Friday, October 30, 2009

Stephen Harper in blue jeans?

The Relentless Rise of Power Jeans
World Leaders and Executives Wear Them (Mostly Well); How to Get Denim right
October 28, 2009
Nicolas Sarkozy (Agence France-Press/Getty Images)
When Dmitry Medvedev dined with the Obamas in July, the Russian president appeared both relaxed and powerful. He hit that elusive note by pairing his fine blazer, crisp buttoned shirt, and expensive-looking leather-soled shoes with dark, straight jeans. Dmitry Medvedev and Barack Obama (Associated Press)
Power jeans are increasingly common in high-ranking business and political circles. Indeed, jeans are now a legitimate part of the global power-dress lexicon, worn to influential confabs where the wearers want to signal they're serious—but not fussy—and innovative.

The look started with the young but has crossed into gray-haired circles. In preparation for a meeting with the U.S. president of Swiss watchmaker IWC, Larry Seiden, a 56-year-old fine-watch collector from San Jose, California bought a pair of black Agave jeans from a high-end boutique. "They tailored them for me and I have to tell you, I really love them," he says. "Now I'm thinking of getting another pair in blue denim."

Jeans are recruiting new fans among even dressy executives. "I'm not really a jeans guy," said Gilles Mendel, chief executive and designer of J. Mendel furs and evening wear, not long ago, sitting in his New York office. Still, he went with a snug set of dark blue Acme jeans under a black Dior blazer.
Many leaders wear jeans for a power look, like Barack Obama (Associated Press)
Chosen well, jeans can suggest the wearer is confident and modern. Traditionally cut blue jeans carry a whiff of the laborer about them, so denim on a leader suggests a willingness to roll up the sleeves and dig in. There's also something of the rebel in a pair of jeans. In the boardroom, that can read as creative.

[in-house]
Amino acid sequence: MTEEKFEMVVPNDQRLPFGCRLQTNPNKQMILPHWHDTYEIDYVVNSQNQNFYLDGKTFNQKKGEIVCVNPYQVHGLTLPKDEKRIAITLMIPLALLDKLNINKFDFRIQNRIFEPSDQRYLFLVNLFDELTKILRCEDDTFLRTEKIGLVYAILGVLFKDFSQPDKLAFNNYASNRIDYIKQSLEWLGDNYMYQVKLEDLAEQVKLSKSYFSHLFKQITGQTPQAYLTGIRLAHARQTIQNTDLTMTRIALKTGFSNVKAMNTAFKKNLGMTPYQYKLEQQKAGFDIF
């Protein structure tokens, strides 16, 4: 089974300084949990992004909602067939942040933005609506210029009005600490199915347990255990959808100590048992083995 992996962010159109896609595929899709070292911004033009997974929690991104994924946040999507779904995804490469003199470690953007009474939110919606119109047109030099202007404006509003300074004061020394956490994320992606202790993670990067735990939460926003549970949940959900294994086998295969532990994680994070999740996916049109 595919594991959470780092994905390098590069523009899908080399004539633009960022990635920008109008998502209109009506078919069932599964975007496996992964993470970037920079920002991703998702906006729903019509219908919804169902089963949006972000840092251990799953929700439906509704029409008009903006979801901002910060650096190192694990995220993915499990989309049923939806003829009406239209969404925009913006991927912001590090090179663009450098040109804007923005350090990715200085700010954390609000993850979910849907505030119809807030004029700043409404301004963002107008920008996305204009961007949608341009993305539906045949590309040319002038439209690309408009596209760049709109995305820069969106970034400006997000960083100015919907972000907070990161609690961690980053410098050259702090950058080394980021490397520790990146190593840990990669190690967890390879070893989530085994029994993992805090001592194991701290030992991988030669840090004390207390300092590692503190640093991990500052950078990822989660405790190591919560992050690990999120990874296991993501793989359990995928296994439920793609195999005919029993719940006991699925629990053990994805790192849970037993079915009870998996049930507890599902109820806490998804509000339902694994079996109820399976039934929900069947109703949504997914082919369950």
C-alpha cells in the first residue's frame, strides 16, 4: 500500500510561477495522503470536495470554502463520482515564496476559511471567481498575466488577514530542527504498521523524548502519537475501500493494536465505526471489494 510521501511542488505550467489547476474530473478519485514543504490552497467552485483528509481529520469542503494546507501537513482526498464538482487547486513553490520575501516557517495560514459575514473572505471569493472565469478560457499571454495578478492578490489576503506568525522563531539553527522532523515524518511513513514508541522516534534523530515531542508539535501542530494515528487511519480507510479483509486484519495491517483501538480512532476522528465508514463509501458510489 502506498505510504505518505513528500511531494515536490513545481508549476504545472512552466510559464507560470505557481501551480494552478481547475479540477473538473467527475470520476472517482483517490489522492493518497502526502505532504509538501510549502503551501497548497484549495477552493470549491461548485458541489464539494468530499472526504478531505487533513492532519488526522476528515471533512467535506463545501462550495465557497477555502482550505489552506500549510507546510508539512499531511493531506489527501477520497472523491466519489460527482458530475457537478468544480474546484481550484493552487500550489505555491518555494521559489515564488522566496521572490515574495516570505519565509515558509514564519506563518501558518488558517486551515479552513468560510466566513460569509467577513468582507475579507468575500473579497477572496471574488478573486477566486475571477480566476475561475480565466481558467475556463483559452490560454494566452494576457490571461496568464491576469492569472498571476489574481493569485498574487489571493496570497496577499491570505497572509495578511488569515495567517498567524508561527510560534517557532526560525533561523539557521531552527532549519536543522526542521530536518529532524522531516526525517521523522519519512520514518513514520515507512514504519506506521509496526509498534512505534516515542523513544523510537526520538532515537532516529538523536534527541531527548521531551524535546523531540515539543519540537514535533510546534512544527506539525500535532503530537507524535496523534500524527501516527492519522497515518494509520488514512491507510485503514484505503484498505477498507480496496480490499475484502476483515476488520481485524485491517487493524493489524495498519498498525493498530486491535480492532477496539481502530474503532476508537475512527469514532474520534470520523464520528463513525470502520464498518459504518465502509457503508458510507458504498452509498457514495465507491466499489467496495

But jeans must be carefully paired with a pressed shirt and good shoes to be elevated to business class. And some industries haven't (yet) become open to denim as power wear. Banks and accounting-firm boardrooms, for instance, remain decidedly woolen. New York-based career adviser Jonscott Turco says jeans are generally a "no-brainer" in the media, manufacturing and creative industries, but not in financial services and law firms.
French Prime Minister Jean Pierre Raffarin, right, with Britain's Prime Minister Tony Blair in jeans. (Associated Press)

Power jeans may best be left to the executives in mixed-rank groups. Being a junior person wearing jeans in a room full of pinstripes could spell "youthful blunder." Perhaps the best rule is that of the high-priced boutique: If you have to ask, you can't afford to wear them.

It's also possible to go awry with the wrong jeans in the right place. Barack Obama, whose wife and children have been heralded as fashion icons, was ridiculed for wearing dorky "dad jeans" (baggy and high-rise) to pitch at an All-Star game. When Tony Blair wore jeans to meet George Bush two years ago, the British prime minister was criticized for his pants' snug fit. Steve Jobs (Associated Press)
Few items of clothing speak as loudly, to the positive or negative, as a pair of jeans. As with tuxedos and Hawaiian shirts, wear them right (on the latter, only to a luau if you're a mainlander), or not at all.

To wit, fit is as essential for jeans as for tailored slacks. Eric Jennings, Saks Fifth Avenue men's fashion director, suggests that men keep their executive jeans "dark and straight." And never dress as if the jeans had been switched out from formal suit pants at the last minute: No fancy French-cuffed shirts with jeans, he advises.

In fact, getting power jeans right involves lots of no's. No distressed jeans at work. No metal studs. No acid washes. No lavish embroidery. No boot cut. No skinny. No pedal pushers, shorts or cutoffs. No baggy high-rise. No super-low-rise. No holes. And no fussy ironing.

A Staple in American Fashion
Copper-riveted, rolled tight or stone-washed, jeans have sustained the wears and tears of fashion for over a hundred years.

We have Steve Jobs to thank for today's power jeans. His uniform of Levi's 501s and a black turtleneck was synonymous with innovation in the '90s; now, in the tech world, dressy pants can be viewed with suspicion. "When someone shows up to an interview or meeting in anything other than jeans, it shows inexperience and a lack of confidence," says Andrew Dumont, vice president of marketing for text-messaging company Tatango.

Little wonder that the folks at Levi's are reverential toward Apple's founder. Steve Jobs, says You Nguyen, a Levi's executive in charge of women's merchandising and design, "is the Marlon Brando of his time."

Write to Christina Binkley at


Anonymous Formal shirts said...

I agree with you post. I like the look of jeans and a formal shirt. It shows class and power!

5:05 AM  

Post a Comment

<< Home